Genre: Contemporary fiction
Publication date: May 19, 2020
Publisher: Kelvern Books
Futility is a collection of unique short stories that do not follow the usual plot lines even though they talk about things like struggles, deceit, hope, and disappointments. The stories are well-written, dark, gritty, tense, and thought-provoking. The writing taught me to expect the unexpected in each story, even though the happenings are not what you’d call dramatic or fast-paced.
Now that I’ve finished the book, I’ll be looking over my shoulder for that deranged stranger who could walk up to me and manipulate himself/herself into my life. Or, I’ll look at someone sitting on a park bench and wonder what’s their story. This is the effect this book has had on me.
My favorite story is Heart of the Party, where a socially awkward man finds a new job in a far-off location and hopes to reintegrate into society. I could relate to Mr. Henderson because I, too, have trouble making small talk.
Another piece that caught my eye was Choosing Alienation, where (I believe) the author talks about his writing process. It is fascinating to see how he views disappointment and evil and considers writing from the POV of the villain instead of the victim.
What do we miss when an author writes a “nice” story? Are evil people somehow marked by their temperament or behavior such that we can pick them out from a crowd? Such questions are discussed with great lucidity in this piece.
I do feel, however, that the stories could be shorter because some parts of it feel unnecessary to the plot (where the author launches into descriptions of settings or people). If edited more tightly, the stories would have greater punch instead of meandering to an ending.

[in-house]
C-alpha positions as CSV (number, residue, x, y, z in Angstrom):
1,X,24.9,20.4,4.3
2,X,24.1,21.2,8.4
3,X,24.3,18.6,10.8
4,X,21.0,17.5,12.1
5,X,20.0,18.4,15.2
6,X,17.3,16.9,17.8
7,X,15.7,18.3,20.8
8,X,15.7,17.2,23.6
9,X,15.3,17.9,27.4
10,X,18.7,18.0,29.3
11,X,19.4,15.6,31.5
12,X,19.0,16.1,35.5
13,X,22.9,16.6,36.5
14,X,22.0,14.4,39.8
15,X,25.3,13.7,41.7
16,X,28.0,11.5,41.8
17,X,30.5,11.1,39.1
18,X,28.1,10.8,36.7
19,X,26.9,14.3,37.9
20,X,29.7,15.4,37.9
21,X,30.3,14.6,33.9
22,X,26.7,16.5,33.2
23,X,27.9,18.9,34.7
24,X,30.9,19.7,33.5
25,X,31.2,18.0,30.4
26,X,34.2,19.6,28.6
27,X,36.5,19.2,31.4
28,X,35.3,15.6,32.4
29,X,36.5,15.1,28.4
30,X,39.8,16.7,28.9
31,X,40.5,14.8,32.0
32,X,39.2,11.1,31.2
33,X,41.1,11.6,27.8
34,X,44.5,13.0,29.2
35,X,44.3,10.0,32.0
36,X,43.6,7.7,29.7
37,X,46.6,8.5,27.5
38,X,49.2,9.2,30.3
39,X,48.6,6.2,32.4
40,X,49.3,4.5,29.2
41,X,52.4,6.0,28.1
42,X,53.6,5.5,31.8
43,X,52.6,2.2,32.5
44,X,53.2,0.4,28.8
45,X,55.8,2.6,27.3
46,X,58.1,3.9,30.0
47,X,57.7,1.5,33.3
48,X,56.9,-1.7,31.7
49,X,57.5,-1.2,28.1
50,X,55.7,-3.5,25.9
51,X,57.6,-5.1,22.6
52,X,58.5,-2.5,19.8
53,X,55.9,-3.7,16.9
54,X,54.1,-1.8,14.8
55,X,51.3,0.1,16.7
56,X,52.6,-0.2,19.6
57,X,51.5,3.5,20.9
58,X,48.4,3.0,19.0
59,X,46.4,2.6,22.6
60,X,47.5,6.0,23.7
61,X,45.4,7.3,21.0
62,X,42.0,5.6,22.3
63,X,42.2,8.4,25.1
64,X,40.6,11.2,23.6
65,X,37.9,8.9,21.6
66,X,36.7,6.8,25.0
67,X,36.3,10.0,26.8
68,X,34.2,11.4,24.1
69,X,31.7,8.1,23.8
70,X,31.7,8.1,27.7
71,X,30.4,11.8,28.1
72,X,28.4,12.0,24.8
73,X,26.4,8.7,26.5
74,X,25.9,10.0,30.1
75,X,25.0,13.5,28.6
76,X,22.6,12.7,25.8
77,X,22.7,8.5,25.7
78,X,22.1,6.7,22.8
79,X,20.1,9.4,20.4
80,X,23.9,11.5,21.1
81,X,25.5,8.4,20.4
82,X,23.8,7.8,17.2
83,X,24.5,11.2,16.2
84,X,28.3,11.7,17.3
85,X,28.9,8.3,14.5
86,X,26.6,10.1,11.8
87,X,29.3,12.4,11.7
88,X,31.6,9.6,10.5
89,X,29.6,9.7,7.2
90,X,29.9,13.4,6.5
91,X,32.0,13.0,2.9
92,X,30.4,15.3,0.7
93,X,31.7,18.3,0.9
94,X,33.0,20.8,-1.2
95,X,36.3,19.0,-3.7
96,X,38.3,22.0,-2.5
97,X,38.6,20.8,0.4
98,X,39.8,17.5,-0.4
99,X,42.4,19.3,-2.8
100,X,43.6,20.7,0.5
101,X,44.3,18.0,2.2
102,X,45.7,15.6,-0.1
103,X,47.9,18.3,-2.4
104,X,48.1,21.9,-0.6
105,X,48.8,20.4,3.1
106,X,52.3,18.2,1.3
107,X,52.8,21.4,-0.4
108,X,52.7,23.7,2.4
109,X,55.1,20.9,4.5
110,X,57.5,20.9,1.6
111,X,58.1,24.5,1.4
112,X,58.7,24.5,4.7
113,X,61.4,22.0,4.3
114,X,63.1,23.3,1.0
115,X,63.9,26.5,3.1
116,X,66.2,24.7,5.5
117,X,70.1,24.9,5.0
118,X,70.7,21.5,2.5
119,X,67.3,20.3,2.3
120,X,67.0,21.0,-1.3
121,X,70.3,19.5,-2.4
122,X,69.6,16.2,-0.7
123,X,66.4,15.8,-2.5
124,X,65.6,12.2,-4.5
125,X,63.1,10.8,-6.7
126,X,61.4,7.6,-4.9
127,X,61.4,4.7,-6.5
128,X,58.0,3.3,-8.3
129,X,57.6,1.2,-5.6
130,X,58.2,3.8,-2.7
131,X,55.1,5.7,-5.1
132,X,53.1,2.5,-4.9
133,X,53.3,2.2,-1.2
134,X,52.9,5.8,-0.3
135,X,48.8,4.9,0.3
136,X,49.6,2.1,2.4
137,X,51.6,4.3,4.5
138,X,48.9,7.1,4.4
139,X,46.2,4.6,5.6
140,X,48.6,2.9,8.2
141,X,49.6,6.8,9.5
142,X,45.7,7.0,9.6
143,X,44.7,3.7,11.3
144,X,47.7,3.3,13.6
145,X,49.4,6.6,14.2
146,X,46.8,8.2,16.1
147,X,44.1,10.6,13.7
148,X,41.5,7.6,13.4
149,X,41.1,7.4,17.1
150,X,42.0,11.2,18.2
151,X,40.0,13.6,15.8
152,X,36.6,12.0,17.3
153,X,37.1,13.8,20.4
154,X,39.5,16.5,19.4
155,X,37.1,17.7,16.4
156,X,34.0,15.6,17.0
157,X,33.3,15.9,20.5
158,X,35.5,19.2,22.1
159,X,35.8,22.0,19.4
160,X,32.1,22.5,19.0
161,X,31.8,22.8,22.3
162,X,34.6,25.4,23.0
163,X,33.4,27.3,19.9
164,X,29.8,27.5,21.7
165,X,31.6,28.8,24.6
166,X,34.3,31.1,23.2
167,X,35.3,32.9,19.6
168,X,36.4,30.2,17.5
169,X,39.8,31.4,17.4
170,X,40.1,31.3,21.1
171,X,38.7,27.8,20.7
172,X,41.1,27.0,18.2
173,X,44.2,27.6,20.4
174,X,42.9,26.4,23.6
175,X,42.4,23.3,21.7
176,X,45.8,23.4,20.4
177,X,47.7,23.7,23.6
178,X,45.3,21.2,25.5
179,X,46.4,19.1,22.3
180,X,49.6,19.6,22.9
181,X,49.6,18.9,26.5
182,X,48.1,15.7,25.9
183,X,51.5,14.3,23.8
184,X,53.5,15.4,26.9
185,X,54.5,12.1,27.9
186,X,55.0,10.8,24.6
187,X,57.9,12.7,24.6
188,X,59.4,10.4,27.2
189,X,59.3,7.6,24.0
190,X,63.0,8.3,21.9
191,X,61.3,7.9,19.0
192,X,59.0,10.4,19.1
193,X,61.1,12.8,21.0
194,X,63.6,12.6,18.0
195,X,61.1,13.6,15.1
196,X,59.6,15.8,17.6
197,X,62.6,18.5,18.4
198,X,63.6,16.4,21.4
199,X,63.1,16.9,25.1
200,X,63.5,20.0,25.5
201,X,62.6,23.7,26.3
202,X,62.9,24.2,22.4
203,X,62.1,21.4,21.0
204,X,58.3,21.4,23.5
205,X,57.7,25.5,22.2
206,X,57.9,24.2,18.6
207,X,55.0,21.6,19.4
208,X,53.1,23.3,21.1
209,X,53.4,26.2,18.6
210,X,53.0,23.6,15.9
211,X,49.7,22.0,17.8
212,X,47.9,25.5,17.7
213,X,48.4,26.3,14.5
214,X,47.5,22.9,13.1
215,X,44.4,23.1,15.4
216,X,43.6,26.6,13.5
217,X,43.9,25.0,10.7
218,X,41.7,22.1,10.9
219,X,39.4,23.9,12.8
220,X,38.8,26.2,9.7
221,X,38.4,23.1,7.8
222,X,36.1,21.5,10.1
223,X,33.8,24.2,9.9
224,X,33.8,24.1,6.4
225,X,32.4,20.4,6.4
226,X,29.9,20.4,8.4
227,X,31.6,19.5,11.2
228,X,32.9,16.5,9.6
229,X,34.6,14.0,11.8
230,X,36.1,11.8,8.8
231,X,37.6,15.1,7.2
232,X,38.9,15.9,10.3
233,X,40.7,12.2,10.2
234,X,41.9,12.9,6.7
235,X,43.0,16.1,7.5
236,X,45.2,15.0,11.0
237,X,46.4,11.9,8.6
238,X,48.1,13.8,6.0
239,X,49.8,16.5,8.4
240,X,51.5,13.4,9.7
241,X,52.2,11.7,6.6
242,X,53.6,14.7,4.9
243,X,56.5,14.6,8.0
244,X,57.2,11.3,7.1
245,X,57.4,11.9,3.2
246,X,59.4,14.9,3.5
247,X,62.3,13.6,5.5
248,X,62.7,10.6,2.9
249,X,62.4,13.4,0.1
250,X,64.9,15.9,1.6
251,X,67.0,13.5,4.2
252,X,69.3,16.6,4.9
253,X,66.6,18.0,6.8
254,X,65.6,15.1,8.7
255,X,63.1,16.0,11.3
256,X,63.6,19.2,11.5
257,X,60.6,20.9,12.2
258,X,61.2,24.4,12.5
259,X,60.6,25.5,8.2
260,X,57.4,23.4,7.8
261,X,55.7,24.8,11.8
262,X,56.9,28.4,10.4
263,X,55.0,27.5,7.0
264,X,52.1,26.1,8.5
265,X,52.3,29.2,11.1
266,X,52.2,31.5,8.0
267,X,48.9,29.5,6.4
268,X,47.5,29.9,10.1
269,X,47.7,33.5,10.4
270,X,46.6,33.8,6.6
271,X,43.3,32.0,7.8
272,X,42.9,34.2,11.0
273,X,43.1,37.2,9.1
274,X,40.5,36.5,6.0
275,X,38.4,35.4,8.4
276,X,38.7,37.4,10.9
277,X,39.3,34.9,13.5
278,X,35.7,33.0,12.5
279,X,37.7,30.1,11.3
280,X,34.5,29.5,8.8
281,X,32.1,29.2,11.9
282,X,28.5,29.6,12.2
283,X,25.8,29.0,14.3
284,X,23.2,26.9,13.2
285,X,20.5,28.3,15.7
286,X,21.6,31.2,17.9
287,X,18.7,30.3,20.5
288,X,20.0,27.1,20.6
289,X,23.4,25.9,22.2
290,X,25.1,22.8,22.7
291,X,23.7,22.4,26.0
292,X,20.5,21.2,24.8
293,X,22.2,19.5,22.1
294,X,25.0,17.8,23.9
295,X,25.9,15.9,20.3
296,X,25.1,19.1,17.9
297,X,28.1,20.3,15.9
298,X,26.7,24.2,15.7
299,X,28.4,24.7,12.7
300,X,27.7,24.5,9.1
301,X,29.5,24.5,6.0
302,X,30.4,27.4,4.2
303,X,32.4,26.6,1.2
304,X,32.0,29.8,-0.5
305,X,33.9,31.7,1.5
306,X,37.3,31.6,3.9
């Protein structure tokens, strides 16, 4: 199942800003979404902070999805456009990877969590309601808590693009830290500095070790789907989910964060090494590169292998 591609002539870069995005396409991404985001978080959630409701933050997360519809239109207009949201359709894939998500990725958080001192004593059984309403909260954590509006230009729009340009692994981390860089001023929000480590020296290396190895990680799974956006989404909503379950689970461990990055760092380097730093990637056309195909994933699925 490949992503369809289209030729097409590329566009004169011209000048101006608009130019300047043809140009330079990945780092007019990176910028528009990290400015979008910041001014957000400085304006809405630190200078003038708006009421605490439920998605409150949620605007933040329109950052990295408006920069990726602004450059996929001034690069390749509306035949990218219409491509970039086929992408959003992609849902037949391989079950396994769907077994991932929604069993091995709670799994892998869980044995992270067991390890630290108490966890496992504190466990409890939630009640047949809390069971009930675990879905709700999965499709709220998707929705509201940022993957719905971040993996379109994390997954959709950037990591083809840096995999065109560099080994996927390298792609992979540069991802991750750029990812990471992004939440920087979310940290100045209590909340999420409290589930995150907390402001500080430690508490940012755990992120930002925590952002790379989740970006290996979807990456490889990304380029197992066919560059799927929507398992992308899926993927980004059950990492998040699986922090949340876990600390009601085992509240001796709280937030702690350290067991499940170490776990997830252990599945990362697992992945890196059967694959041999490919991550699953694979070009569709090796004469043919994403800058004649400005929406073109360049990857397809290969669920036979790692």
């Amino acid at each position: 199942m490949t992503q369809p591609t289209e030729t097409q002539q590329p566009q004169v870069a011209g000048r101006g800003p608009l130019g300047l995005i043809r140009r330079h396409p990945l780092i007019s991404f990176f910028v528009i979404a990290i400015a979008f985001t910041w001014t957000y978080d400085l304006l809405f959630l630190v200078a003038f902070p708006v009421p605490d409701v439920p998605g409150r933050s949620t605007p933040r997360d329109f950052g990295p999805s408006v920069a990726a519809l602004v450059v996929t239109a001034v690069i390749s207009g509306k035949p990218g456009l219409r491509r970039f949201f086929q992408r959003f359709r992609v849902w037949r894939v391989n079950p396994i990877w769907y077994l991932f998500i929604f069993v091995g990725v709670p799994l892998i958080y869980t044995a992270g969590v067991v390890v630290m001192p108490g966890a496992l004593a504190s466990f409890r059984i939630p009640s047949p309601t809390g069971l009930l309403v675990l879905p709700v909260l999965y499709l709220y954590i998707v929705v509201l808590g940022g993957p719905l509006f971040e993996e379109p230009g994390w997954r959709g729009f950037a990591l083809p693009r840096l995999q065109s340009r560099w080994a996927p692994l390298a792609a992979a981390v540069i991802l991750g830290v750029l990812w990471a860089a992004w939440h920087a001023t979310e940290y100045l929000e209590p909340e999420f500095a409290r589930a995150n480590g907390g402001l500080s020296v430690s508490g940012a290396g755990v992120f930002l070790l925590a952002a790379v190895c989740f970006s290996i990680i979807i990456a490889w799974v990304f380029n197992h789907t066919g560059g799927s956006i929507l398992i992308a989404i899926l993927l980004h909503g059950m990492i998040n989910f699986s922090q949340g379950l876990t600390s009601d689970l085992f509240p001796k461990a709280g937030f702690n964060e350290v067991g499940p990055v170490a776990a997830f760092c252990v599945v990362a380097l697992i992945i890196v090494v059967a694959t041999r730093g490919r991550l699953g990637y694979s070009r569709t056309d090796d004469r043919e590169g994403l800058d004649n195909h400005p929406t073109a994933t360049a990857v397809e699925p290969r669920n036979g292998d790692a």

Nevertheless, if you’d like to read something different–stories that don’t always have a point or aren’t hurtling towards an end that you can somewhat guess, then Futility is the book for you.
(I received an ARC from Reedsy Discovery in exchange for an honest review.)
Life is difficult, life is a struggle. But there is always hope… to raise our expectations, cheat us and leave us worse than ever before. Yes, life is difficult, life is a struggle – with failed hopes and bitter disappointments added in to kick us when we’re down. So, let’s look on the bright side. It ain’t so bad when it happens to fictional characters. In fact, it can be quite fun….
In these six short stories, meet the lovestruck author and fashion designer who dream of escaping their humdrum existence as insurance administrator and florist, the born loser whose new job overseas offers him the chance to start his life afresh, the shy nice-guy threatened by redundancy and his new neighbour – the mysterious nurse who moves into the block of flats just as they are about to be demolished, the pretentious couple whose film evenings cannot disguise their disastrous relationship, the man who feels sidelined by the world and the great Russian writer, for whom life has dealt a bitter blow.
About Stephen Shahbazian
Steve Shahbazian has won no awards, no competitions and isn’t critically acclaimed. Some of his best friends have gone so far as to describe his work as “okay in places” and his books have been in huge demand, mostly due to the large number of wonky tables needing propping up. He lives in London.